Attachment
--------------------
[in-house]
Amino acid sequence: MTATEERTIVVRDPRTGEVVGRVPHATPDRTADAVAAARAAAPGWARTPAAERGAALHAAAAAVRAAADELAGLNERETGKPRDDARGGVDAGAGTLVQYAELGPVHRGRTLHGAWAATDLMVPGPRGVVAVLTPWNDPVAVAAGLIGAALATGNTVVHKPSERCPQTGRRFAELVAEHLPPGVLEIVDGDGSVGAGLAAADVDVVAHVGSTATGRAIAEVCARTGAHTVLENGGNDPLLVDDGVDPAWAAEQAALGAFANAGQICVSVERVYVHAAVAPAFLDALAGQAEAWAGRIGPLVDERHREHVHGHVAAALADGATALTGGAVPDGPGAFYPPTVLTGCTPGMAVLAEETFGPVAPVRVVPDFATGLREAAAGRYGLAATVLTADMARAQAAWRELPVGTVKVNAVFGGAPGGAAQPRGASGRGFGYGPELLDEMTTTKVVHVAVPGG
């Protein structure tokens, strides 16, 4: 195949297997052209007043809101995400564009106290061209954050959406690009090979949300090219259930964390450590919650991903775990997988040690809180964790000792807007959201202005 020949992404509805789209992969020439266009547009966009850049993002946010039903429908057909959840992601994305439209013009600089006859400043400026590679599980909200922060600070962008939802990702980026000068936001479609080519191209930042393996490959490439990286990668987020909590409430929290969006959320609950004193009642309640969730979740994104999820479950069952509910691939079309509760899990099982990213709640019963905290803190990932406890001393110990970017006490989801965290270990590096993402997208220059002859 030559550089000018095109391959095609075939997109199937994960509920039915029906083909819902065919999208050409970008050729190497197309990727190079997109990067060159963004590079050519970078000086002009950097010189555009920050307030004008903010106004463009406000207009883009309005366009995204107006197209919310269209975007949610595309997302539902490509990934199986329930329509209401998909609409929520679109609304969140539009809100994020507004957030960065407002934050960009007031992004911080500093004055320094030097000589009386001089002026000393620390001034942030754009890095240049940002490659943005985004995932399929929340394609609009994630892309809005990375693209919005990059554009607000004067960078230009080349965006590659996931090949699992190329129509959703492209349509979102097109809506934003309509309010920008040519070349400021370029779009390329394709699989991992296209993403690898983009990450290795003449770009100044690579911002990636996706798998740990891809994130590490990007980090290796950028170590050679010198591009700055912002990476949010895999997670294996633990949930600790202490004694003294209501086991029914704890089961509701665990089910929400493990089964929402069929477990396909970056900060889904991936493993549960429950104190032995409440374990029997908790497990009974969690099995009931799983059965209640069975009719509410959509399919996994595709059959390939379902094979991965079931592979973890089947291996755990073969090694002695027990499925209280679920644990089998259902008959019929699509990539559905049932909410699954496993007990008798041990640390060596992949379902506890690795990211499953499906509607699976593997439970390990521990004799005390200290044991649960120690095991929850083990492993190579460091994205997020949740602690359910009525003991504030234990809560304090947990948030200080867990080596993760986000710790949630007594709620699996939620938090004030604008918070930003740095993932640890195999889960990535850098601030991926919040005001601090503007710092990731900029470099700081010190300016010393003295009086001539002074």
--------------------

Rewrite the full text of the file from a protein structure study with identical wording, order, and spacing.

[in-house]
Amino acid sequence: MTATEERTIVVRDPRTGEVVGRVPHATPDRTADAVAAARAAAPGWARTPAAERGAALHAAAAAVRAAADELAGLNERETGKPRDDARGGVDAGAGTLVQYAELGPVHRGRTLHGAWAATDLMVPGPRGVVAVLTPWNDPVAVAAGLIGAALATGNTVVHKPSERCPQTGRRFAELVAEHLPPGVLEIVDGDGSVGAGLAAADVDVVAHVGSTATGRAIAEVCARTGAHTVLENGGNDPLLVDDGVDPAWAAEQAALGAFANAGQICVSVERVYVHAAVAPAFLDALAGQAEAWAGRIGPLVDERHREHVHGHVAAALADGATALTGGAVPDGPGAFYPPTVLTGCTPGMAVLAEETFGPVAPVRVVPDFATGLREAAAGRYGLAATVLTADMARAQAAWRELPVGTVKVNAVFGGAPGGAAQPRGASGRGFGYGPELLDEMTTTKVVHVAVPGG
């Protein structure tokens, strides 16, 4: 195949297997052209007043809101995400564009106290061209954050959406690009090979949300090219259930964390450590919650991903775990997988040690809180964790000792807007959201202005 020949992404509805789209992969020439266009547009966009850049993002946010039903429908057909959840992601994305439209013009600089006859400043400026590679599980909200922060600070962008939802990702980026000068936001479609080519191209930042393996490959490439990286990668987020909590409430929290969006959320609950004193009642309640969730979740994104999820479950069952509910691939079309509760899990099982990213709640019963905290803190990932406890001393110990970017006490989801965290270990590096993402997208220059002859 030559550089000018095109391959095609075939997109199937994960509920039915029906083909819902065919999208050409970008050729190497197309990727190079997109990067060159963004590079050519970078000086002009950097010189555009920050307030004008903010106004463009406000207009883009309005366009995204107006197209919310269209975007949610595309997302539902490509990934199986329930329509209401998909609409929520679109609304969140539009809100994020507004957030960065407002934050960009007031992004911080500093004055320094030097000589009386001089002026000393620390001034942030754009890095240049940002490659943005985004995932399929929340394609609009994630892309809005990375693209919005990059554009607000004067960078230009080349965006590659996931090949699992190329129509959703492209349509979102097109809506934003309509309010920008040519070349400021370029779009390329394709699989991992296209993403690898983009990450290795003449770009100044690579911002990636996706798998740990891809994130590490990007980090290796950028170590050679010198591009700055912002990476949010895999997670294996633990949930600790202490004694003294209501086991029914704890089961509701665990089910929400493990089964929402069929477990396909970056900060889904991936493993549960429950104190032995409440374990029997908790497990009974969690099995009931799983059965209640069975009719509410959509399919996994595709059959390939379902094979991965079931592979973890089947291996755990073969090694002695027990499925209280679920644990089998259902008959019929699509990539559905049932909410699954496993007990008798041990640390060596992949379902506890690795990211499953499906509607699976593997439970390990521990004799005390200290044991649960120690095991929850083990492993190579460091994205997020949740602690359910009525003991504030234990809560304090947990948030200080867990080596993760986000710790949630007594709620699996939620938090004030604008918070930003740095993932640890195999889960990535850098601030991926919040005001601090503007710092990731900029470099700081010190300016010393003295009086001539002074």